How to Do Creative Exposure in Film Photography

  • Camera's meter and exposure controls can be used to make landscape images that look as much like the original scene as possible but creative use of exposure is just as important, though. If you're using slide or instant film, extra exposure makes the picture lighter, and reduces the saturation of colors, so that they come out more like pastel shades. Conversely, reducing exposure makes everything darker, and makes colors look richer and deeper on film.

  • Cutting and boosting exposure provides a valuable creative tool. With extra exposure you can make landscapes look light, airy and refreshing, you can burn out highlight detail to white, and focus the viewer's attention on shadow areas of the picture. Cutting exposure introduces a somber note, and concentrates attention on the highlights - shadows turn dense black.

  • If you use negative film, the printing process masks creative use of exposure. To take full advantage of the effects of exposure changes, you'll need to print pictures yourself, or pay extra for a "custom print" or "hand print".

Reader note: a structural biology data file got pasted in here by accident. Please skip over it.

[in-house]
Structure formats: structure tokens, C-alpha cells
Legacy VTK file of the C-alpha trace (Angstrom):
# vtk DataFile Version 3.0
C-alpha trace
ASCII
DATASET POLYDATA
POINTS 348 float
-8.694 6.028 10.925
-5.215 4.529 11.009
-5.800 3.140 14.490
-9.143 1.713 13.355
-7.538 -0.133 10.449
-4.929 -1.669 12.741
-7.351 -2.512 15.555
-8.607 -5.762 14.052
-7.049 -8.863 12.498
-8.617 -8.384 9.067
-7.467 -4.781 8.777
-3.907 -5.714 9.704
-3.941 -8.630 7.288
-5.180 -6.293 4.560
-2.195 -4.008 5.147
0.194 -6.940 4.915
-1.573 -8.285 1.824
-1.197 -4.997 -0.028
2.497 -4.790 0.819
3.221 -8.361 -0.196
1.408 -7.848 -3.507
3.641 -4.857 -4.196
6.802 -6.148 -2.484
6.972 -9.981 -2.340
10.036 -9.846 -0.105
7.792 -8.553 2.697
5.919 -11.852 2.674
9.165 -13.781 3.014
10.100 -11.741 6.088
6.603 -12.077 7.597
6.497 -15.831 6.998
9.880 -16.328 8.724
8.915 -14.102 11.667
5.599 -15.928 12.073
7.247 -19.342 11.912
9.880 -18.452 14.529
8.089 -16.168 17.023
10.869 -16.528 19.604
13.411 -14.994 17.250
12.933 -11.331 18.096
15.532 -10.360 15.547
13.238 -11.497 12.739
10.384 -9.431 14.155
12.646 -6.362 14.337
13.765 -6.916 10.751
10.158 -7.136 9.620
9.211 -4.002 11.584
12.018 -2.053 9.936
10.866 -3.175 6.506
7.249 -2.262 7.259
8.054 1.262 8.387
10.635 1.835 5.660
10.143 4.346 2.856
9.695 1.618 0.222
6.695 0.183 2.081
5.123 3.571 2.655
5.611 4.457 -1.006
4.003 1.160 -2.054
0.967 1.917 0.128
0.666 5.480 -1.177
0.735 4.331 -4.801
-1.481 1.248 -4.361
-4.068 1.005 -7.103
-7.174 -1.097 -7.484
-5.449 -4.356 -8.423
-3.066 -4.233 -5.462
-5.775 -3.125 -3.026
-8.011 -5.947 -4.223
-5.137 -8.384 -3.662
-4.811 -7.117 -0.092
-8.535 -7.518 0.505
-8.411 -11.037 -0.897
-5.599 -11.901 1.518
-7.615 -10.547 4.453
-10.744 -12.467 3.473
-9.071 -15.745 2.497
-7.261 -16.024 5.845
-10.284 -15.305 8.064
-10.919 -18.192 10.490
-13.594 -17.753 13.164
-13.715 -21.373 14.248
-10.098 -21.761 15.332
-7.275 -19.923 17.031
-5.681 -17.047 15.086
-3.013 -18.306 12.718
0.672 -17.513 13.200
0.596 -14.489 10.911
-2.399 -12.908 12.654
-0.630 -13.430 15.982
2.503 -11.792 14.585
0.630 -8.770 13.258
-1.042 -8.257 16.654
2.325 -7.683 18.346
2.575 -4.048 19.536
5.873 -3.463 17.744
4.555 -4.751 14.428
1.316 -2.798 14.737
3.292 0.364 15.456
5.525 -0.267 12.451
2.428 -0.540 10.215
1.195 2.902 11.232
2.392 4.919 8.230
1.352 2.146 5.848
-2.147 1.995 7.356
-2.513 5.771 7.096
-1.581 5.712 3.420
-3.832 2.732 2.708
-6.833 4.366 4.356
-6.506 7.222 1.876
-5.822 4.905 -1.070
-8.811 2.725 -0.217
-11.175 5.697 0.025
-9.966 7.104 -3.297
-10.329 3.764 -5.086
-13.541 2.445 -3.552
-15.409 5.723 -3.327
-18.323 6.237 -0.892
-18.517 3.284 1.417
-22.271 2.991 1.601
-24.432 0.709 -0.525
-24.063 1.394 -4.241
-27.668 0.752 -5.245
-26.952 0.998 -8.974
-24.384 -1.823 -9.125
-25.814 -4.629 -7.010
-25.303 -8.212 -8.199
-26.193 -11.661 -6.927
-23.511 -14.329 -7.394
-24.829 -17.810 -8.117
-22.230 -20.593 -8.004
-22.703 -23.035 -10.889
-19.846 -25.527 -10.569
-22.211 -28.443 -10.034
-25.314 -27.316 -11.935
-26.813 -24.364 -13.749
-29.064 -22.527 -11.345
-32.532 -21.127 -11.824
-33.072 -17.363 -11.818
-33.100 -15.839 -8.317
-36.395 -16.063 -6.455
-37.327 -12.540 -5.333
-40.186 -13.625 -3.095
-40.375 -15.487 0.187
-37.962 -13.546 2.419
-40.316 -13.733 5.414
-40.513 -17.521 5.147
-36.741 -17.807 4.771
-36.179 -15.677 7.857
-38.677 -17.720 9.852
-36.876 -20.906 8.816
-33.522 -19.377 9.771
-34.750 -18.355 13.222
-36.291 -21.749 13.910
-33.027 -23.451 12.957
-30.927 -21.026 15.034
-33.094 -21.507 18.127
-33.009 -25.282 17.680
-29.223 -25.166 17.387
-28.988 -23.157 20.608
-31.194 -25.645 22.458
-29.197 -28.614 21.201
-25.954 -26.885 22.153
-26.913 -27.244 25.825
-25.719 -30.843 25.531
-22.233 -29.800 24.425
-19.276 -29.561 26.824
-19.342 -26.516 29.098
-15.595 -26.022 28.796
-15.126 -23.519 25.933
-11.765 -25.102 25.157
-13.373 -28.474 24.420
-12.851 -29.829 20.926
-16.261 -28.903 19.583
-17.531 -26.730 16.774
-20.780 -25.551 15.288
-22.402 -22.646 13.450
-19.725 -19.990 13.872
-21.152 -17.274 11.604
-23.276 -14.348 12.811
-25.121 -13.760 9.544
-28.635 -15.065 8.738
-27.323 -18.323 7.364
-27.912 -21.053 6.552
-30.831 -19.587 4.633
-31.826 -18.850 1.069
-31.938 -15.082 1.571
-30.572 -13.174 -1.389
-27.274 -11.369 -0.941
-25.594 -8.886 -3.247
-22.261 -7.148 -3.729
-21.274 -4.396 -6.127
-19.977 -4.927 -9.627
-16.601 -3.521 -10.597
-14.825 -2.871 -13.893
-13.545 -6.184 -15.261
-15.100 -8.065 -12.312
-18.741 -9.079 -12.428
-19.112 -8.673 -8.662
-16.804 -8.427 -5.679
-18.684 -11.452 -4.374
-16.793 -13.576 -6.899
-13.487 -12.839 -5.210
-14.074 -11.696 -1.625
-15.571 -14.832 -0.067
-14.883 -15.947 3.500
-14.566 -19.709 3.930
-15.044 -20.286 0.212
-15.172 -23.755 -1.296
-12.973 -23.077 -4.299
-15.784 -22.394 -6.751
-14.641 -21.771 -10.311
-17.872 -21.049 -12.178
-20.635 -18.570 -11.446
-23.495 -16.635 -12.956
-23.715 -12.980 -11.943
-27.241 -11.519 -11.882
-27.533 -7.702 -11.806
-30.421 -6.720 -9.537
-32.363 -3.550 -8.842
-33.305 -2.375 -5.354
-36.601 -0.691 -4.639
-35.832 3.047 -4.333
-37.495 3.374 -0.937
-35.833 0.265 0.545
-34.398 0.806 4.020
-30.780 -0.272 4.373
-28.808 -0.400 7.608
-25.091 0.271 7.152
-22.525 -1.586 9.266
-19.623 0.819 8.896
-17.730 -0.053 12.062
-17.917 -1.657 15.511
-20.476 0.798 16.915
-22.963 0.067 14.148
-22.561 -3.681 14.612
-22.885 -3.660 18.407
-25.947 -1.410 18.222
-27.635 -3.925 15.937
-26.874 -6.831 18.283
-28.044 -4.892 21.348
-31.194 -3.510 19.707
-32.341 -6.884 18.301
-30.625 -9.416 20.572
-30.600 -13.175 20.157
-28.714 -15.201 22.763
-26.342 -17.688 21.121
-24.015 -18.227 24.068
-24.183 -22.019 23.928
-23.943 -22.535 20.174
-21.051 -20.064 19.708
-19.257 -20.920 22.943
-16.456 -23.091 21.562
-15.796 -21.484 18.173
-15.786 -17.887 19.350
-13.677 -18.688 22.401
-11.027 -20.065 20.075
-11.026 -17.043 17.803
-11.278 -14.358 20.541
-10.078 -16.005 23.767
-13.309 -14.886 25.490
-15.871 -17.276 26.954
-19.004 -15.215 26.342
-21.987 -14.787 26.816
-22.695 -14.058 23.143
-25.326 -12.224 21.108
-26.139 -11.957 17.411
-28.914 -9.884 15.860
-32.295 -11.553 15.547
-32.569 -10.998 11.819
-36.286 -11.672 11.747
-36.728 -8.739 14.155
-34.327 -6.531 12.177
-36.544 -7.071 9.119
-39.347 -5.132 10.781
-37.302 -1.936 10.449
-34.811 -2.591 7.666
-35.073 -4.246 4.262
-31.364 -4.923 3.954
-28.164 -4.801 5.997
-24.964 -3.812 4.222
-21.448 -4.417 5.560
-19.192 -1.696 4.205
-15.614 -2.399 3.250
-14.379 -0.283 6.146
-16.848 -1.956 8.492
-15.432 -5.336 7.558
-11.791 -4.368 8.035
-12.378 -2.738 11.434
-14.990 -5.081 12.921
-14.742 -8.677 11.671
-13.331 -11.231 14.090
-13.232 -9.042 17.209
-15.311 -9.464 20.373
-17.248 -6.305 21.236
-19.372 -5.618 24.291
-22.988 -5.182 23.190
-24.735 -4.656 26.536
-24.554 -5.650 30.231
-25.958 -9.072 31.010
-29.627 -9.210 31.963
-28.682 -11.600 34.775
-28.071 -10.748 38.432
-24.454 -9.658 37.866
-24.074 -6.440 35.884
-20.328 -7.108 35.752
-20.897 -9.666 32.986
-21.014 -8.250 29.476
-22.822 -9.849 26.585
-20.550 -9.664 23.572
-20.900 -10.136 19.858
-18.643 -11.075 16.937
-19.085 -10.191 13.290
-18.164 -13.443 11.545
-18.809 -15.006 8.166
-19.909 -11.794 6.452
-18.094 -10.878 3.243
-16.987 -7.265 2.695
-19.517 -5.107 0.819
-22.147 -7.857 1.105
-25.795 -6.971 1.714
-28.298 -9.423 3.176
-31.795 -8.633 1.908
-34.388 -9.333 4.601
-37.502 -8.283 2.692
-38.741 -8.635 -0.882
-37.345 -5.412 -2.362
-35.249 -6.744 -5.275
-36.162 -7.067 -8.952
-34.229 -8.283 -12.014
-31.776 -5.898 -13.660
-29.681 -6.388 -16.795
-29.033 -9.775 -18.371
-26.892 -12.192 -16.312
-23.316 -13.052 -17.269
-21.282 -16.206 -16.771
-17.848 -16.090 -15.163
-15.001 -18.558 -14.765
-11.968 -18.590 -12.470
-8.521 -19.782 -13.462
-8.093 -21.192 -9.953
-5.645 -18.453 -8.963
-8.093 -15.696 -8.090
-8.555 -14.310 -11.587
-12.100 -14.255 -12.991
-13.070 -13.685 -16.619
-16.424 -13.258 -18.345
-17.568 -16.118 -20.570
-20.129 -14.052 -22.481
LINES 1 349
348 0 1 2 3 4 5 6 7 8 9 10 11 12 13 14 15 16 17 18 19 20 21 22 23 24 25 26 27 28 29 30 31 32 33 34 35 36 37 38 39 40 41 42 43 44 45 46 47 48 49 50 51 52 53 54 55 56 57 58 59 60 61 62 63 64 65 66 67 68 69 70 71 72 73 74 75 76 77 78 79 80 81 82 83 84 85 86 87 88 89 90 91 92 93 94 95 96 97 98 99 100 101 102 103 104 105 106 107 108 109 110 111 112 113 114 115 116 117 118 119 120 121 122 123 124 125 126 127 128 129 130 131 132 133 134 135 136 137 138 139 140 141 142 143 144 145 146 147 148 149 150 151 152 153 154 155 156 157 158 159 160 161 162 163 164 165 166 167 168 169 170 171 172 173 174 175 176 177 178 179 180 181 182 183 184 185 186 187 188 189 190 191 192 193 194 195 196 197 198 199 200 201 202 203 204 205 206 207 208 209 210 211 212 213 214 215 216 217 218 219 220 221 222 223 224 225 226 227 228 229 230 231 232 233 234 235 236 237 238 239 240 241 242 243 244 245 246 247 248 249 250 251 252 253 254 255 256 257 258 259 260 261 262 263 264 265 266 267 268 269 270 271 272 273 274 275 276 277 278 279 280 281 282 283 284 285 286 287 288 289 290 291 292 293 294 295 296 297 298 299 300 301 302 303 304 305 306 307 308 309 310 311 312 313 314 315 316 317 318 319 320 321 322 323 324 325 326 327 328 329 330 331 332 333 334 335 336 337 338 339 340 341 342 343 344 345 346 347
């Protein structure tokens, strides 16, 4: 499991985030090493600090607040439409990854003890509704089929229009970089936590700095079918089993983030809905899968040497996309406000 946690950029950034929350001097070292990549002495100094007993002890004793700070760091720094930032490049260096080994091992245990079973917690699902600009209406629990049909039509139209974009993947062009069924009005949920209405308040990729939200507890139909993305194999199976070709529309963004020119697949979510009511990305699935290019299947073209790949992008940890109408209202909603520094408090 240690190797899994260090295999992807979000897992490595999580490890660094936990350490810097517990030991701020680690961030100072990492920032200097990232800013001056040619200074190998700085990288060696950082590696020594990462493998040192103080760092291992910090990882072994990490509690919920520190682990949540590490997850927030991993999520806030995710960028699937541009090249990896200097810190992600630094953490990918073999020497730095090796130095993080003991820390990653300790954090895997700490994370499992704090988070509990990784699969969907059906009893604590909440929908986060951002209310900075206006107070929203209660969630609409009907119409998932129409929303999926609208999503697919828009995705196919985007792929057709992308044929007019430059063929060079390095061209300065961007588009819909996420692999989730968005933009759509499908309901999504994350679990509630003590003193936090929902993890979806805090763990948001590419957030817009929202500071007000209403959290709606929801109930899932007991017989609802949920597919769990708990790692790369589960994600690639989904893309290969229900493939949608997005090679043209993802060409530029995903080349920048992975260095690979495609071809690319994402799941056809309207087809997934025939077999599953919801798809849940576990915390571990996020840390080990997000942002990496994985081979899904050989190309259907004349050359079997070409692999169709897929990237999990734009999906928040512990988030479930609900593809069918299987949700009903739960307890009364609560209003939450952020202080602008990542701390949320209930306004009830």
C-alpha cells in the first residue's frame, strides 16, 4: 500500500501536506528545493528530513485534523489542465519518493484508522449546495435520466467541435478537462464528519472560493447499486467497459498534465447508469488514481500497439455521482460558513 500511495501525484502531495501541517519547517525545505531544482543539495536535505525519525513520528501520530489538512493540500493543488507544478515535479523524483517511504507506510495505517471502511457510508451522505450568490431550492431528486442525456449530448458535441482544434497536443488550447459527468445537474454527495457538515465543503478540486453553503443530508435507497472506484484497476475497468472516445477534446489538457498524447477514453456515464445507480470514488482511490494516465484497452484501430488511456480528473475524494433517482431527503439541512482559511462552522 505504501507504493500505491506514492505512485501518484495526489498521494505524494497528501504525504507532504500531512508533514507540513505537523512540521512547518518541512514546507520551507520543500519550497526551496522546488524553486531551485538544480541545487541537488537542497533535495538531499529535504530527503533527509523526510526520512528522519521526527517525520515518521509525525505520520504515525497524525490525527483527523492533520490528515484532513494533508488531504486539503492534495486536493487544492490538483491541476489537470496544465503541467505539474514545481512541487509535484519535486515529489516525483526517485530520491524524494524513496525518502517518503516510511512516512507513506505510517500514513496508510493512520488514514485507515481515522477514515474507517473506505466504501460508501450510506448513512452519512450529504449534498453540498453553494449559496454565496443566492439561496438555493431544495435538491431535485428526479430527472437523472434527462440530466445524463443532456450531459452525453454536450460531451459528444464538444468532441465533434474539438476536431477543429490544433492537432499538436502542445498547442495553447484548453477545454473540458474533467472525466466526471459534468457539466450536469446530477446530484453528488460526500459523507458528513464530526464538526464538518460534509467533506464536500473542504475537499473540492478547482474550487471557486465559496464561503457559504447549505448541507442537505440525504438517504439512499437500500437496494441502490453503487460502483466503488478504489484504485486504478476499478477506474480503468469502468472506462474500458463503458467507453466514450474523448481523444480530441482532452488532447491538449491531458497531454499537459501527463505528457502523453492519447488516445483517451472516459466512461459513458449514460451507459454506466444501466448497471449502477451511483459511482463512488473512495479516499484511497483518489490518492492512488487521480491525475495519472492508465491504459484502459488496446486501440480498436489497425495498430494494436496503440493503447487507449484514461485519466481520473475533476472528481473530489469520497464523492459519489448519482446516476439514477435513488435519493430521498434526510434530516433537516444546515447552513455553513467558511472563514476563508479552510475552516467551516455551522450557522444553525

• You can also "bracket" your exposure (taking three or more pictures of the same scene with different exposure settings) to be sure of getting what you want. Make one exposure at the setting indicated by the meter, underexpose the next frame and overexpose the one after. In most instances, one stop over- and underexposure is sufficient, but in high-contrast situations such as sunsets, it's wise to bracket at one-stop intervals over a five-stop range: -2, -1, 0, +1, +2. It is hard to predict the results when you bracket exposure but all the shots will inevitably have a mood of their own and each need to be considered on its own merits not simply in relation to "correct" exposure.

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